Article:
No one knows what he is doing while he acts aright; but of what is wrong we are always conscious.

Whoever works with symbols only is a pedant, a hypocrite, or a bungler. There are many such, and they like to be together. Their babbling detains the scholar; their obstinate mediocrity vexes even the best.

The instruction which the true artist gives us opens the mind; for where words fail him, deeds speak. The true scholar learns from the known to unfold the unknown, and approaches more and more to being a master.

Tracol in English

Saturday February 1, 2020

I wanted to put this brief bibliography together mostly to help resolve confusion around the contents of the three main books of Henri Tracol’s writings in English. The main point is simple, the most recently published, The Real Question Remains, Morning Light Press 2009, contains everything from the previous publications, except for one piece which originally appeared in Parabola.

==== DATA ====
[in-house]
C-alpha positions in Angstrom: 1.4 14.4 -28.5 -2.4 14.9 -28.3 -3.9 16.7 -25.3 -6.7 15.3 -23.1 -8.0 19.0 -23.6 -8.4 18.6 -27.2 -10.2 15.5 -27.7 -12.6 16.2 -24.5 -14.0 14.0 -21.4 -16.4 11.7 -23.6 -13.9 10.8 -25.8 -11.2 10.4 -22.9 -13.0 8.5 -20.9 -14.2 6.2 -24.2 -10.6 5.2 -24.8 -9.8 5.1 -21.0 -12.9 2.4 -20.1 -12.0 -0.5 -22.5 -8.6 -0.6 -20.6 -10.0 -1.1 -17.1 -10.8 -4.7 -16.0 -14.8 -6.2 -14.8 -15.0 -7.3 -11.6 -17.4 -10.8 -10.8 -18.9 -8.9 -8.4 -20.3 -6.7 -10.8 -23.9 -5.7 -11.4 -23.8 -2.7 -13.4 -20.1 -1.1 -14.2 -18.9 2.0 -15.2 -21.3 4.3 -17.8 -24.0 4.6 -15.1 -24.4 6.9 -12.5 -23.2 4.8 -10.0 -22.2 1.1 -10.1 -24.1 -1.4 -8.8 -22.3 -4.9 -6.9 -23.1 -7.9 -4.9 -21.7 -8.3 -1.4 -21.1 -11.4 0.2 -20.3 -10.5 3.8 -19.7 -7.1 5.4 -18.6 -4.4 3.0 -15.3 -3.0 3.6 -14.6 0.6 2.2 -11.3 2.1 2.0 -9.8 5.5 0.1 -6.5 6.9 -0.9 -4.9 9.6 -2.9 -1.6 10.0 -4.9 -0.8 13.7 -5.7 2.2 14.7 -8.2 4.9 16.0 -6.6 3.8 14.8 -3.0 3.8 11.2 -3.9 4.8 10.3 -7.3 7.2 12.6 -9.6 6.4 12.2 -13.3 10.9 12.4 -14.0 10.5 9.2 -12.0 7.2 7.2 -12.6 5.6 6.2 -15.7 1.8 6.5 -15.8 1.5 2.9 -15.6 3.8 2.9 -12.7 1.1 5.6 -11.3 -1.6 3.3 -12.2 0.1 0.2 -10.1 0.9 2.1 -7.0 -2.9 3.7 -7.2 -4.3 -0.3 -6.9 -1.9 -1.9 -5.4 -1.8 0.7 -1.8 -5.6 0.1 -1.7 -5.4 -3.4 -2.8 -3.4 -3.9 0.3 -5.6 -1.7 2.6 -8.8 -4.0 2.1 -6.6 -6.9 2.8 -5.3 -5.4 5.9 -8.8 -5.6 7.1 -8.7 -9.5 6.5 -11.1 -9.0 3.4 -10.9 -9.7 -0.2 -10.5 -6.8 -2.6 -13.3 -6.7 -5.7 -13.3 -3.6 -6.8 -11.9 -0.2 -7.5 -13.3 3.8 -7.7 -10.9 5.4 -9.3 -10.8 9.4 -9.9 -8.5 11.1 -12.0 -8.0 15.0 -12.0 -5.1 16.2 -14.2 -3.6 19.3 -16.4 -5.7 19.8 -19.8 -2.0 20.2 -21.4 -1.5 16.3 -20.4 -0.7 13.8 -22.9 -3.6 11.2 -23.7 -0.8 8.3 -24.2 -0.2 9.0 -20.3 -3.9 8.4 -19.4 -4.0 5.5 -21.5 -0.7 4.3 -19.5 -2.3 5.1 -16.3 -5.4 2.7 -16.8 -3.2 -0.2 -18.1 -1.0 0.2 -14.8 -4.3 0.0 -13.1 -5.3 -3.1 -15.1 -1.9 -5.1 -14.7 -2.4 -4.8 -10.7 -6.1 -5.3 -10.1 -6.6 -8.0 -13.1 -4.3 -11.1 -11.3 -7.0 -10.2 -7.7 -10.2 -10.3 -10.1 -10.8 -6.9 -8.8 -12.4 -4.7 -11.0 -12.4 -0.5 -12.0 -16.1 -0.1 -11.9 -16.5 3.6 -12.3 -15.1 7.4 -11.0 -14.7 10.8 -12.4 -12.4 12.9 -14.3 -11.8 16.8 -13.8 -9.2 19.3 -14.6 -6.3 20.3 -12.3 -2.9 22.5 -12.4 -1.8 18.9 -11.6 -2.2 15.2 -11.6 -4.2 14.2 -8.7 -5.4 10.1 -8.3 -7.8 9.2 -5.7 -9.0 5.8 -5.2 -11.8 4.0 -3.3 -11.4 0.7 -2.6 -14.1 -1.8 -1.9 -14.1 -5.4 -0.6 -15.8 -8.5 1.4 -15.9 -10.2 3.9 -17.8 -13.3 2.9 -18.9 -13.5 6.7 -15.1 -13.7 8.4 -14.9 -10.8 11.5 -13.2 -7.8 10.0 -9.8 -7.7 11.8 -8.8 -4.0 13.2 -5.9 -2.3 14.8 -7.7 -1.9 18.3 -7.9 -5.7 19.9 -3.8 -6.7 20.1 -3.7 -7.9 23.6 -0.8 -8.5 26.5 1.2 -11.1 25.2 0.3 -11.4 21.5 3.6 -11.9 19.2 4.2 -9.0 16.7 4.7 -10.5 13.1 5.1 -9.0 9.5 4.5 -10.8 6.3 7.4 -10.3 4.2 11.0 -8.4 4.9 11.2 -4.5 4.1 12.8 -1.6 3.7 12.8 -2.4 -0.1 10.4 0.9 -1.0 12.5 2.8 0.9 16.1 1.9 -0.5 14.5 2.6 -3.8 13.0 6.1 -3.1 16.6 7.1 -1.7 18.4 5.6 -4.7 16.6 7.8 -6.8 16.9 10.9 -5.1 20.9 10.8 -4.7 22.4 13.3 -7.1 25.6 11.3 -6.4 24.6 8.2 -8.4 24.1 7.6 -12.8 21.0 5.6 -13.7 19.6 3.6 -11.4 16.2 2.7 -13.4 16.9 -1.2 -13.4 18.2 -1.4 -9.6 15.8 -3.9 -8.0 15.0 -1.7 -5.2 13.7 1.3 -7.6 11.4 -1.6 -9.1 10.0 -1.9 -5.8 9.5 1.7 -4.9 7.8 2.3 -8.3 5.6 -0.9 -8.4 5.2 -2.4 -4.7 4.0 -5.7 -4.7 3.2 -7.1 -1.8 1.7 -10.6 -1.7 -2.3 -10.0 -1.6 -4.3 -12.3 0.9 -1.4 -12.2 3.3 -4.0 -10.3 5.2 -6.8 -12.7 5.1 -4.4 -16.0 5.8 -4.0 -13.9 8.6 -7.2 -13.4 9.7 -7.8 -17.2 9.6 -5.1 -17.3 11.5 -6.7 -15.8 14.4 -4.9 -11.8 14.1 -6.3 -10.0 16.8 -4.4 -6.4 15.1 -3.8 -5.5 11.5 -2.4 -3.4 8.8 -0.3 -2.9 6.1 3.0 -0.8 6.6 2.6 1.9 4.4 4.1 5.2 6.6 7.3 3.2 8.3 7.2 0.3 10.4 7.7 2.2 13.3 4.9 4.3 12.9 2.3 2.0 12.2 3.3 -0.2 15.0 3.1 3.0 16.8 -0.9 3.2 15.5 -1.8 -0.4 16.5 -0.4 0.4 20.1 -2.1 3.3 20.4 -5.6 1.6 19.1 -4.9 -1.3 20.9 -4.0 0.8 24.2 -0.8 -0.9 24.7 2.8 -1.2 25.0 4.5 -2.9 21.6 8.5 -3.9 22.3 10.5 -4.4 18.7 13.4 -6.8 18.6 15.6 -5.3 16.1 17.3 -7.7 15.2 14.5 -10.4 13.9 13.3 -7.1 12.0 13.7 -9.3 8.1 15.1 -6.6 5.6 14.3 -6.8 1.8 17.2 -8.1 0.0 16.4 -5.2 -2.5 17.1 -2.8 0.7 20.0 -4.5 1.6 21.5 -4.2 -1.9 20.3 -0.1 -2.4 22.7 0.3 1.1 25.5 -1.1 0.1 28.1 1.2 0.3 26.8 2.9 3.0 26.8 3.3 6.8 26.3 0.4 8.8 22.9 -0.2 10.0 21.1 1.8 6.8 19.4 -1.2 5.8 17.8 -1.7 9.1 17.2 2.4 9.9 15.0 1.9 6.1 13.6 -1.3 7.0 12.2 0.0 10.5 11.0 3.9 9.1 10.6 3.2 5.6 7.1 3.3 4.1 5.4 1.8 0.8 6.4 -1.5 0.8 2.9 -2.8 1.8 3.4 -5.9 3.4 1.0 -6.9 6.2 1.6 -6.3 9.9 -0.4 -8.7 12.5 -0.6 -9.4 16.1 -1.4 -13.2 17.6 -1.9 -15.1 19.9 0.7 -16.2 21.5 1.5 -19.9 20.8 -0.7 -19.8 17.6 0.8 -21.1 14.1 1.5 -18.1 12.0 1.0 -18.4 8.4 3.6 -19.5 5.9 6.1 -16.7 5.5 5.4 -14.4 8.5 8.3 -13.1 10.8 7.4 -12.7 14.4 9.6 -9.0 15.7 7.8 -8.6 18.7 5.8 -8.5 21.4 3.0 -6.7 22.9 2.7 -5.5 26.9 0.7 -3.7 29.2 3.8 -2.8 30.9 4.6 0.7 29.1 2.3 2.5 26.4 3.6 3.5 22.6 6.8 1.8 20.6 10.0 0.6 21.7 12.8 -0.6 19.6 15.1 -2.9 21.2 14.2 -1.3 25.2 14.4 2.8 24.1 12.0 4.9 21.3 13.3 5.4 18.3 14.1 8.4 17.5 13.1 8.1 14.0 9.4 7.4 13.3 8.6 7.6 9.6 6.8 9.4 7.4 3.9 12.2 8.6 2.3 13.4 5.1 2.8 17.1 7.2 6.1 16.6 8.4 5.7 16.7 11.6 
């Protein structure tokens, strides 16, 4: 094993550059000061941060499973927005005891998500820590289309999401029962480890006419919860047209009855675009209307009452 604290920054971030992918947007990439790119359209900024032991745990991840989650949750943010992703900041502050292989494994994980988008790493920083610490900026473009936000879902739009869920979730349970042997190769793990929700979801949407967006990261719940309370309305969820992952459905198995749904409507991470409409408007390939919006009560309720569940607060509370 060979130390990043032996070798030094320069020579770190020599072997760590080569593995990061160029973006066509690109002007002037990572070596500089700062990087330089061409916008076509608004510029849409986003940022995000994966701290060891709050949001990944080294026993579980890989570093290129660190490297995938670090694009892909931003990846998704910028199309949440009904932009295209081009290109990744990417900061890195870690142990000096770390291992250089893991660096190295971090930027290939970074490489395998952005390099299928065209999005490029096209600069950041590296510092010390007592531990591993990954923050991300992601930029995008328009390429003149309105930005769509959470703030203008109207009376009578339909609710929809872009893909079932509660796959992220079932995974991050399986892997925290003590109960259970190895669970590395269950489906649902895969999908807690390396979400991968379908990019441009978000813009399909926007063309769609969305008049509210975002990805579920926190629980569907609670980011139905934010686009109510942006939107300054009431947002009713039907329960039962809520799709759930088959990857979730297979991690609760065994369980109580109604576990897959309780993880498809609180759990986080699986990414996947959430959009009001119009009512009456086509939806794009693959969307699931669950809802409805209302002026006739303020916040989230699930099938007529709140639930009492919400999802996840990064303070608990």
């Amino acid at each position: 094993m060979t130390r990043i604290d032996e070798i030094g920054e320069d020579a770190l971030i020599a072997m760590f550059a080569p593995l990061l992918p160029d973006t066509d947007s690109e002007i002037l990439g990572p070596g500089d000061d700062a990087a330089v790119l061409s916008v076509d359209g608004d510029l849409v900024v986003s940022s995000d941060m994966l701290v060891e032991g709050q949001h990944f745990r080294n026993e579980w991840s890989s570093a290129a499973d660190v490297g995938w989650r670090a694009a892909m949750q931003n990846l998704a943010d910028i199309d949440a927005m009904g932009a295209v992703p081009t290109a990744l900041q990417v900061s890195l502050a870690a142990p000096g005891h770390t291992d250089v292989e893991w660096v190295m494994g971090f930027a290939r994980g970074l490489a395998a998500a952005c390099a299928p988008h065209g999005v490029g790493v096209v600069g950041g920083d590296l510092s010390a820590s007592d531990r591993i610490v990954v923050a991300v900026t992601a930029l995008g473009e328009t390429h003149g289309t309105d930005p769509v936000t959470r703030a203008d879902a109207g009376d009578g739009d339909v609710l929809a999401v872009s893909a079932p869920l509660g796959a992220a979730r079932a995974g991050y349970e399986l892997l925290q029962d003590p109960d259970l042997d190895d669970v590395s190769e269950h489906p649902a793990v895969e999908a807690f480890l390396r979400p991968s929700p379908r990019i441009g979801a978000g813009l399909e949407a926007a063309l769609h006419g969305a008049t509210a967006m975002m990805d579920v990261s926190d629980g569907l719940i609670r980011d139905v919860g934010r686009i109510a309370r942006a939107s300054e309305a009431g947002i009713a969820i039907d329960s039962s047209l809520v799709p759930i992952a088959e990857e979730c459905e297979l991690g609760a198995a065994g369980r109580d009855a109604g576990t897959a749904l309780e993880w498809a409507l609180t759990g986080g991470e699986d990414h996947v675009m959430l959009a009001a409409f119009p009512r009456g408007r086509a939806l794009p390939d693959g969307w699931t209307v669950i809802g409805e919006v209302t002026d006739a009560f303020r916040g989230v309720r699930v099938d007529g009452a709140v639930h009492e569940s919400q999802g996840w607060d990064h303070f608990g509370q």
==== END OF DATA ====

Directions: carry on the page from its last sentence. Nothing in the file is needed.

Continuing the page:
However, in the interest of recording the bibliographic details, here is a rundown of the contents of each English publication in book form. Many of the pieces appeared separately in periodicals. I have not captured all of these details.

Georges Ivanovitch Gurdjieff: Man's Awakening and the Practice of Remembering Oneself. Bray: Guild Press, 1968, 19 pages.

                Second edition: Bray: Guild Press, 1968, 19 pages.

                Reprinted, 1977.